Celail Fuizi bred the Fuizi dog on the planet Ird. The animal passed into legend quickly, known by many names: assassin dog, white ghost, violet-eyed witch dog, the swift death, dream killer. Bred by Celail with human intelligence, the Fuizi dog appears in tales throughout remote portions of the Aggregate to this day.

Warm rains blew through mostly deserted streets. The planet Ird's moon, Monstroso, shed light even through the thick clouds. Coir kept close to the walls of stone buildings, emptied houses and deserted shops. He wiped rain off his face, shifting his pack as he searched for the house he wanted.

Though the Dread was a time of misery, violence, and death, of late Coir Takeshi's life had taken a turn for the better. He slept out of the wet in places emptied by flight or death and pickings from those empty homes and shops kept his belly full.

Seeing movement down the street, Coir slipped into an alley. A huge dome of yellow umbrella emerged through the rain, sheltering a clan noble with the umbrella-bearer and an attendant. The umbrella's color placed the noble as Third Moiety, but the sigil markings that should have identified clan and specific rank were obscured.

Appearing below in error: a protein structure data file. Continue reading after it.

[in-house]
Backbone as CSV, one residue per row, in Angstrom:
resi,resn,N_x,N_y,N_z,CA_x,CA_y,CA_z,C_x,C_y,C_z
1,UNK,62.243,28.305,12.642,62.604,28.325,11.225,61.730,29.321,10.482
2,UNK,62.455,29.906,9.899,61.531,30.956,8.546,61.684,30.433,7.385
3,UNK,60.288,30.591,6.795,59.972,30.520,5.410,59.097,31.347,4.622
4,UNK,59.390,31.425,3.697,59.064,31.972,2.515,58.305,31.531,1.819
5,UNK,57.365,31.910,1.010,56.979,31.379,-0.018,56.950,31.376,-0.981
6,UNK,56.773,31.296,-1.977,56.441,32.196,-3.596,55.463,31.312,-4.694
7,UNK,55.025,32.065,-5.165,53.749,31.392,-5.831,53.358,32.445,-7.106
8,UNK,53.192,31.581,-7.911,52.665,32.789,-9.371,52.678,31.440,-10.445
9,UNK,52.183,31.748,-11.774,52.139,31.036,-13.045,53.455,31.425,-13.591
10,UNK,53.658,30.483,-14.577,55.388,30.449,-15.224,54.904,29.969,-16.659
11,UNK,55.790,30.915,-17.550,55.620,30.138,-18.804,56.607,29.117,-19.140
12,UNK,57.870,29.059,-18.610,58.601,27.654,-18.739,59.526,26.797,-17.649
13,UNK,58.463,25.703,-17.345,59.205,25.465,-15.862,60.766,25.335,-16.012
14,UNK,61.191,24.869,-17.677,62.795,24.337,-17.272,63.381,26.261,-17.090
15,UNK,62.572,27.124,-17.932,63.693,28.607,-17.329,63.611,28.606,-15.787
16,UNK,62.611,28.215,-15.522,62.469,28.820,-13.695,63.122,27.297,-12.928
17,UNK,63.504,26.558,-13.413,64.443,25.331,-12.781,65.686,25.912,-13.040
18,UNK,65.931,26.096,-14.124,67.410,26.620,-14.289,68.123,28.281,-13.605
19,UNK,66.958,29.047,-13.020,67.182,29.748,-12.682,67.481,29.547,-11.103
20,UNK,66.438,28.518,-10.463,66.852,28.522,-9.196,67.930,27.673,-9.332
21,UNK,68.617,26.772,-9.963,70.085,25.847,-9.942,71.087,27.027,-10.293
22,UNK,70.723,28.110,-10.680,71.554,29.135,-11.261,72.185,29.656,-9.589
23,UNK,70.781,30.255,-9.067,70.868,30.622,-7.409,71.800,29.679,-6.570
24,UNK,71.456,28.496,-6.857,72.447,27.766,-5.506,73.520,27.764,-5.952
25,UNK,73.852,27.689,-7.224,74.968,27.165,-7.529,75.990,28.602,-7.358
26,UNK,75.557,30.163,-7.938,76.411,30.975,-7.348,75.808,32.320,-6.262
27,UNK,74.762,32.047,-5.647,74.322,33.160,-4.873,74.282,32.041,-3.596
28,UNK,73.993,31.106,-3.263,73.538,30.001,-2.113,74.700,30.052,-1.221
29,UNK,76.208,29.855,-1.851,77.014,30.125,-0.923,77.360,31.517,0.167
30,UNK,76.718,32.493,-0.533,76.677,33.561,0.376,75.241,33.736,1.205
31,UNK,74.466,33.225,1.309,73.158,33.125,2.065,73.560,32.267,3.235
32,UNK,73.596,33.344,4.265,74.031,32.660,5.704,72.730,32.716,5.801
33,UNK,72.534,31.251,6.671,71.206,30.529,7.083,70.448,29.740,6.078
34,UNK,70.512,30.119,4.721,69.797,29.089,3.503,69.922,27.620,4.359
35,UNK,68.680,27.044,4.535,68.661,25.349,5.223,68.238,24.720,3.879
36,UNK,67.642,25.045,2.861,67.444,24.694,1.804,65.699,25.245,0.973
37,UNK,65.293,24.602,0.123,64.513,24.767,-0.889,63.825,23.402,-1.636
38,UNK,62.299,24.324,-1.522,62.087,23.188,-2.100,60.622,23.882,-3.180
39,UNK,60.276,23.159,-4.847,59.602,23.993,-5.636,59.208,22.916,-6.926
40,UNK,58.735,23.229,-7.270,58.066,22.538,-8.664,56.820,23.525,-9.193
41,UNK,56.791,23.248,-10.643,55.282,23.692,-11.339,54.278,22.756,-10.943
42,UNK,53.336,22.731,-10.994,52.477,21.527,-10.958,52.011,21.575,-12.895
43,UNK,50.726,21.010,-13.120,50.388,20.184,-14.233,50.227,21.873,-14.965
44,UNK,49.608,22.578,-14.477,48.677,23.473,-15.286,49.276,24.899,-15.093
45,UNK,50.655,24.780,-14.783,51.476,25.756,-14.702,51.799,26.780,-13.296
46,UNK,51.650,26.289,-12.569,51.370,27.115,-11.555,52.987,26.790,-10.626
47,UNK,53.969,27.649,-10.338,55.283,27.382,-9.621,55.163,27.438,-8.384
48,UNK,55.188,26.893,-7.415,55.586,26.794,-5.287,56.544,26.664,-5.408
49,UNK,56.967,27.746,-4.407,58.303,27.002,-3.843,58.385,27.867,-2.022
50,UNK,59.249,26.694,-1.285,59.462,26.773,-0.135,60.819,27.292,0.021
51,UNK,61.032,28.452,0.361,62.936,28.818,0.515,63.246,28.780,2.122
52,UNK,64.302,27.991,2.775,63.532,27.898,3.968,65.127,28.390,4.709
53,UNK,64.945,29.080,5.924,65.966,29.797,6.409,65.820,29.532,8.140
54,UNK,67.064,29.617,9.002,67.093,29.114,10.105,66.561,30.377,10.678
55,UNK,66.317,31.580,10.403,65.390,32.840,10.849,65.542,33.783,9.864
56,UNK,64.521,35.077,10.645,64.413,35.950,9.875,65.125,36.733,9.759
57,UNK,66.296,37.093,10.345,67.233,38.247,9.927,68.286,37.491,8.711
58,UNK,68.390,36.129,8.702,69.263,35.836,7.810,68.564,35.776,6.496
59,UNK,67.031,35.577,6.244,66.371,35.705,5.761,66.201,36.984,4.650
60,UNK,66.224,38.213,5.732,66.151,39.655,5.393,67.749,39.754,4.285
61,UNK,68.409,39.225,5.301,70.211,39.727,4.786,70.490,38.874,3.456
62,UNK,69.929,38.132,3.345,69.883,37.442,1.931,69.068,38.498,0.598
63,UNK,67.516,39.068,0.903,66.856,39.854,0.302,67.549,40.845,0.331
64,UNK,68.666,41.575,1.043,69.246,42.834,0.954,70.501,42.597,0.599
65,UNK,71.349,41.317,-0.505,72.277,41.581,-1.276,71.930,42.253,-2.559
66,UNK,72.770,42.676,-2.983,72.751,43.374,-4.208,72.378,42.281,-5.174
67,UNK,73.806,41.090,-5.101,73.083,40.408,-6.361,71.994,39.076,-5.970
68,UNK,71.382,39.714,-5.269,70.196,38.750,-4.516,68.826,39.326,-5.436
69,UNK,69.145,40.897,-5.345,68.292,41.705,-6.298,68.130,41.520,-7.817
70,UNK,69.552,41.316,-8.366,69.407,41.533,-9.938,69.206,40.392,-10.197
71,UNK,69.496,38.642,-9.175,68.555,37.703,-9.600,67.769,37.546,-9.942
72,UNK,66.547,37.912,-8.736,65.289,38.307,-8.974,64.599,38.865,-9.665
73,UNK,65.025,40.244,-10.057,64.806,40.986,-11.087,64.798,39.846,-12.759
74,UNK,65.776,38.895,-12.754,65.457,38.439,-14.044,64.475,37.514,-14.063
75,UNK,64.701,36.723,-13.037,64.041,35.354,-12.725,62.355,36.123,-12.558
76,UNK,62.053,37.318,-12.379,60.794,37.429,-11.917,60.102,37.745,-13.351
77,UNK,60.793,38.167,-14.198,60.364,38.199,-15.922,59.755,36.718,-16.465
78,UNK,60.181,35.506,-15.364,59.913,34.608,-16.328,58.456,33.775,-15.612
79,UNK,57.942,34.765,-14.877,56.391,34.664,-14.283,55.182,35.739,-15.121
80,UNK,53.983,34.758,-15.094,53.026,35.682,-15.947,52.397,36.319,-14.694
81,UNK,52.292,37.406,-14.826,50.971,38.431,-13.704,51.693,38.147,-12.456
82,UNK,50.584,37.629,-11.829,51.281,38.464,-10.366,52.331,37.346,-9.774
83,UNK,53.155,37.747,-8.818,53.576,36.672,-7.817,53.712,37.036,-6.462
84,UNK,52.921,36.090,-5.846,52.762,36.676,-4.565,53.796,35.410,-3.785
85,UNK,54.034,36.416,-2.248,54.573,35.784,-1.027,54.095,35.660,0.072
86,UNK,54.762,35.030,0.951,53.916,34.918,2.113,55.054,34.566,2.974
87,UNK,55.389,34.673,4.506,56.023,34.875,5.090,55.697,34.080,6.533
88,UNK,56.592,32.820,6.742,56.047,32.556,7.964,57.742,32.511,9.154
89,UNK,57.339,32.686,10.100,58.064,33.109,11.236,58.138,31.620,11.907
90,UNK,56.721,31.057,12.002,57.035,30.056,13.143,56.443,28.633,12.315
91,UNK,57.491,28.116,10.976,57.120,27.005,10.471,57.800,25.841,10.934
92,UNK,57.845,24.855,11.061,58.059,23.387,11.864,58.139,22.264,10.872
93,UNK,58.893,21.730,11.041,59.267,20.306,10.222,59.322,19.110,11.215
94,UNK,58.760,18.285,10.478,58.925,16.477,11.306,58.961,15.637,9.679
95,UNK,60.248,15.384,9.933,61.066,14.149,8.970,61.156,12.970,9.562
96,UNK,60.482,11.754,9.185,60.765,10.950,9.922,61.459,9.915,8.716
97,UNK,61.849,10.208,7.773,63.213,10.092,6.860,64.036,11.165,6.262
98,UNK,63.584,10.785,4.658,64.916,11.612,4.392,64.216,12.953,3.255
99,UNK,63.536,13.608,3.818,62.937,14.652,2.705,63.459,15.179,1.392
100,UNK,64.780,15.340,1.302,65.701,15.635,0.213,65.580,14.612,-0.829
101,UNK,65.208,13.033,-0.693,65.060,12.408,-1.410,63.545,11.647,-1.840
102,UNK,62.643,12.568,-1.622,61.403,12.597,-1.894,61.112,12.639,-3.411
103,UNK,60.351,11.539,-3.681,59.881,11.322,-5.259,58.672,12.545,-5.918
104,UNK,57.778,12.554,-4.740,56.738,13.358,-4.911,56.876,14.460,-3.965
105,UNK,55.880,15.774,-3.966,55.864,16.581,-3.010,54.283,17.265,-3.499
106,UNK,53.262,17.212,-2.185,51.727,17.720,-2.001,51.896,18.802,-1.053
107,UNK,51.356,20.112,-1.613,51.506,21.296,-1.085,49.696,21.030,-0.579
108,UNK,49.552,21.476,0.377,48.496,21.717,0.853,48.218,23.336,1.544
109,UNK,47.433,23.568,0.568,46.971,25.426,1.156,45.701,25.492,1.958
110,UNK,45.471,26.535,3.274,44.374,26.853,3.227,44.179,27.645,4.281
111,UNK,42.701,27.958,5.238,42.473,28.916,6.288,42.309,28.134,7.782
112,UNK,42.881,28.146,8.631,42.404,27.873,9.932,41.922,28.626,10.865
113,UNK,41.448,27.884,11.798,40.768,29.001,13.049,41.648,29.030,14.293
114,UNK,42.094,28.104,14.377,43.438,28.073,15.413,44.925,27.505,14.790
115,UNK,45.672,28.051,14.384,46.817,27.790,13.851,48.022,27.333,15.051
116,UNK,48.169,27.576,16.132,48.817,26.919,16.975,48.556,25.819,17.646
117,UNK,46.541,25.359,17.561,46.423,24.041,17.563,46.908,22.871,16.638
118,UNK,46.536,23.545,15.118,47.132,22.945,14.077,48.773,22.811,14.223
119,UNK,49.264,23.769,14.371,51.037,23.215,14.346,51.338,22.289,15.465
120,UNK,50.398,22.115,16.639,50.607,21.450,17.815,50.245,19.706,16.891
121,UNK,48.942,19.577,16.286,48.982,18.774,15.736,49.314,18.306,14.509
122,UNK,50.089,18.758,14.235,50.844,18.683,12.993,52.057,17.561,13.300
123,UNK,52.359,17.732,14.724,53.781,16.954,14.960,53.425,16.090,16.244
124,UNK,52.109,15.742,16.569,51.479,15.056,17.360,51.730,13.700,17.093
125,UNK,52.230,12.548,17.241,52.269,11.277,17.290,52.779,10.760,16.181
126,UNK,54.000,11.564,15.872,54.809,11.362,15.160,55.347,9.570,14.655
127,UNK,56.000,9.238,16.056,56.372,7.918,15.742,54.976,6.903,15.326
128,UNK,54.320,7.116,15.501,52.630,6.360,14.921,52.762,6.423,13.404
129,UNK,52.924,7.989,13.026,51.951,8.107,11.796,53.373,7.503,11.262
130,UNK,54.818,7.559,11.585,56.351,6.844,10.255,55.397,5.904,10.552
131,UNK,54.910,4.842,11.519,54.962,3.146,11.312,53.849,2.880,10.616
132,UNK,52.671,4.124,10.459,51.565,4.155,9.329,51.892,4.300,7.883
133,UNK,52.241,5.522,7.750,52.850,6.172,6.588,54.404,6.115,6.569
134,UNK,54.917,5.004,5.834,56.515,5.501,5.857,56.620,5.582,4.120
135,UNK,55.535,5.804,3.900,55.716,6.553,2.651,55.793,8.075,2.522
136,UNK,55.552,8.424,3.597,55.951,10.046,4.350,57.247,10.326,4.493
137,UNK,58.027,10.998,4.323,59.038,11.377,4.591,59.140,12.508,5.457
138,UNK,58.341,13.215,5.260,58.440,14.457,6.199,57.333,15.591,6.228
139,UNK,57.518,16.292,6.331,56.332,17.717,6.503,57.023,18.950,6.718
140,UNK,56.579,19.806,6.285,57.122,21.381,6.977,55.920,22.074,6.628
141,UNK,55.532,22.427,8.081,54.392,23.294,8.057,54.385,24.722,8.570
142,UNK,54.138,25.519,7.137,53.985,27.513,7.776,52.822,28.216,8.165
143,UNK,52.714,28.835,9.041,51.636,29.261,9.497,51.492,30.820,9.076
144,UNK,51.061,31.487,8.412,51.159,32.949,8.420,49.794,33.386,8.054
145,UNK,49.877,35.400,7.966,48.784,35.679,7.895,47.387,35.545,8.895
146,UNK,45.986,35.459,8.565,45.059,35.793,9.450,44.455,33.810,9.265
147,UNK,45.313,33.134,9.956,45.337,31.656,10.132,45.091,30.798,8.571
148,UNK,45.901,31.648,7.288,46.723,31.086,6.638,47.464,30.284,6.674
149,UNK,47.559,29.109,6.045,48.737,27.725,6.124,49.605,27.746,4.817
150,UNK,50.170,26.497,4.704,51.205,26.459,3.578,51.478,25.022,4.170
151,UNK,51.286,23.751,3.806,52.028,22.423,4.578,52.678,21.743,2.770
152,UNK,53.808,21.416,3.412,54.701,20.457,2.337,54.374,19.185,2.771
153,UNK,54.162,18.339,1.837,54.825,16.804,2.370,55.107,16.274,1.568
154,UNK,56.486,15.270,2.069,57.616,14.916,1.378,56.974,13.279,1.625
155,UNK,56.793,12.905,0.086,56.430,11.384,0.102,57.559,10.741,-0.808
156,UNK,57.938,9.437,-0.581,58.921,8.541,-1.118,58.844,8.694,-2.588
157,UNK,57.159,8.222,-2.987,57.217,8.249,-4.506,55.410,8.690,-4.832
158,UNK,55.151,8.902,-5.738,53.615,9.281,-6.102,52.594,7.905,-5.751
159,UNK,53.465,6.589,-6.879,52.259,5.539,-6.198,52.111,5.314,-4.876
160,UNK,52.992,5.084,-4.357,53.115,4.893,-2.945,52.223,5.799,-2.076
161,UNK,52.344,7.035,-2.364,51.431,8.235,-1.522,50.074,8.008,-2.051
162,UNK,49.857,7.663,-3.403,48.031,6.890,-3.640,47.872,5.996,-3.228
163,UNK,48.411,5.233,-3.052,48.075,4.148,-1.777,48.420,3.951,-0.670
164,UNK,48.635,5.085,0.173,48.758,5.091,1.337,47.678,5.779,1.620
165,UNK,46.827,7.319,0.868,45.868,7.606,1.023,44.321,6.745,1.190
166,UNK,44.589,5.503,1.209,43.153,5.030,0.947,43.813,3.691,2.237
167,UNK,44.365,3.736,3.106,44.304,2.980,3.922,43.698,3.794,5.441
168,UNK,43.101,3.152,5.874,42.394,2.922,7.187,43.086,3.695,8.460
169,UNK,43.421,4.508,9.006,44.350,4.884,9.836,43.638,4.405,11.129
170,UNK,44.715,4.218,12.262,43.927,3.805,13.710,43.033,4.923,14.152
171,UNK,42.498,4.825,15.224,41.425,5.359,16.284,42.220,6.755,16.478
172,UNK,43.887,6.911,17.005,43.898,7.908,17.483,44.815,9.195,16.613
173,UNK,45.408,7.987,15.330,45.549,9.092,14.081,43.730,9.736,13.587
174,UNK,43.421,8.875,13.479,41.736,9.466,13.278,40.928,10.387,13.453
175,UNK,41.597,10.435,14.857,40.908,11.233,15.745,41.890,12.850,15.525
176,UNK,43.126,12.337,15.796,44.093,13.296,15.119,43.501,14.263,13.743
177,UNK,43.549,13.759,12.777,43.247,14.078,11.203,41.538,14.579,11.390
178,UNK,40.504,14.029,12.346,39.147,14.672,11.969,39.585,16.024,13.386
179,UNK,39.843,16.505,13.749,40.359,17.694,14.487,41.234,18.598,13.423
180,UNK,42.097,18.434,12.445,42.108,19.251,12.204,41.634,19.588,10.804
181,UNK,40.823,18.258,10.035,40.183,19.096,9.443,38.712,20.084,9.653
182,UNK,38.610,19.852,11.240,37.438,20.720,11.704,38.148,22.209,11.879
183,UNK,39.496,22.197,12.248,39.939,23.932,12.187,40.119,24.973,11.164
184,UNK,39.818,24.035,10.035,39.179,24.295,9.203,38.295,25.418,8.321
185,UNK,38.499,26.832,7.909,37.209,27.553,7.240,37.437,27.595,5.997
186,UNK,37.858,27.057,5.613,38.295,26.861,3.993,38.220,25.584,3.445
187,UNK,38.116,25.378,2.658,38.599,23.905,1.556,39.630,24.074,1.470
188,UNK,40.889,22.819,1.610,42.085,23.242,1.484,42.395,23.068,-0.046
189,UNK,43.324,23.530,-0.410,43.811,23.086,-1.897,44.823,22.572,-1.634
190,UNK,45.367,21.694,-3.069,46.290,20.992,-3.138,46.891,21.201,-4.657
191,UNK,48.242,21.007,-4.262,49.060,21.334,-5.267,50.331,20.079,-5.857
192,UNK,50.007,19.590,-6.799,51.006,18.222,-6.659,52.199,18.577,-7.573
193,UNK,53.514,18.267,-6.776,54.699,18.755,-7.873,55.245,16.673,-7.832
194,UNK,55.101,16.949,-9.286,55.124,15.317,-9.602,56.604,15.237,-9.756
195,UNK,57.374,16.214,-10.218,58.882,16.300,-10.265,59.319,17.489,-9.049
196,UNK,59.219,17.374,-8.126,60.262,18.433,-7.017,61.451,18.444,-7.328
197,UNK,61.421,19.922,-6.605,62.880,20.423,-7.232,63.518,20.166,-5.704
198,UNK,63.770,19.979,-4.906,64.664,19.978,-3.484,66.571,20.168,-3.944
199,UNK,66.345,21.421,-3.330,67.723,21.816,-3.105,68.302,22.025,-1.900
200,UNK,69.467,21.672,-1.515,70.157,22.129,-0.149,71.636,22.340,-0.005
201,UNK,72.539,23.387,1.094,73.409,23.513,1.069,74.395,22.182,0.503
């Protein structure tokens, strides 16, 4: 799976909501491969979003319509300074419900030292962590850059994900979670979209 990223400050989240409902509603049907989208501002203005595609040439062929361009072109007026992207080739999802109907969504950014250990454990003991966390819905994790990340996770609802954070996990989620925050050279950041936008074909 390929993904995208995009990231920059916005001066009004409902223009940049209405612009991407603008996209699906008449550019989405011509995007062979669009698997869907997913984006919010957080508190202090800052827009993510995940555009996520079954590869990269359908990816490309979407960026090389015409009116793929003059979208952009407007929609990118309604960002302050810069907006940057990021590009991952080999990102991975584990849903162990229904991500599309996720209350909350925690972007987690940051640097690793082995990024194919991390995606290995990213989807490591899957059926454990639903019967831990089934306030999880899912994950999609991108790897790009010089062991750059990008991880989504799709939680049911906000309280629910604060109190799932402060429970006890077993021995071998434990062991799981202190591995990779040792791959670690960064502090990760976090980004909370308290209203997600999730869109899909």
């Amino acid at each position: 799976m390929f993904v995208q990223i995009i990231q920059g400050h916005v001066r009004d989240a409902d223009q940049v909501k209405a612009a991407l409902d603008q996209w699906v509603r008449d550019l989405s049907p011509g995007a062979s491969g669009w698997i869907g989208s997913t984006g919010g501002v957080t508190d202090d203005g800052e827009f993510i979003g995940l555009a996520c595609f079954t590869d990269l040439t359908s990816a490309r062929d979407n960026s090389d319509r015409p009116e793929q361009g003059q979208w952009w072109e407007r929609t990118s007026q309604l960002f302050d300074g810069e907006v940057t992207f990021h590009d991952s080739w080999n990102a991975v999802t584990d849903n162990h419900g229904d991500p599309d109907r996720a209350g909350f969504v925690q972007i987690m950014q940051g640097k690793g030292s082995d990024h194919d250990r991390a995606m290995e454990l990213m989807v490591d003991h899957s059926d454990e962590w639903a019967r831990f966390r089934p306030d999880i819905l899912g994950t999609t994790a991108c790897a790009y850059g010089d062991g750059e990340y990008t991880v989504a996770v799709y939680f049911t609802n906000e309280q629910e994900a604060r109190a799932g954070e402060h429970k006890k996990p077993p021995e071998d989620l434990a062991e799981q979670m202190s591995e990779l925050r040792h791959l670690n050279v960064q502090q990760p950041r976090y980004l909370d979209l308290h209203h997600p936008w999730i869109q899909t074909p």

As the three approached--the only other people Coir had seen in several days--he shifted further into alley shadow, back pressed to the wet stone. There was no mistaking that Coir was Zaminder, bearing as he did the distinctive stripy coloring, his skin irregularly ribboned pale and olive, which marked men and women of the Zaminder underclan. With Zaminder dead, Coir, one of the few survivors, was a ghost and the ghosts of a dead clan were pariahs, reminders of death and the utter failure of humanity to be better than their own worst nightmares.

The noble resolved into a woman wearing dark robes that glinted with metal. Her hair hung in black ropes past the coppery skin of a severe face. Height and bearing, and the wiry muscles of bare arms, made her a warrior. The attendant at her shoulder, a pale man whose eyes shifted nervously about, wore the dark green of a clan kivist. So the noble, though she moved through the night streets with clan markings covered, still wanted an archive made of the activity. The umbrella bearer was heavily muscled with a scarred face and no underclan markings.

They passed through the wet night, down the otherwise empty street. When they were gone, Coir found he was trembling and drew deep breaths, waiting for the shaking to stop before he continued on his search.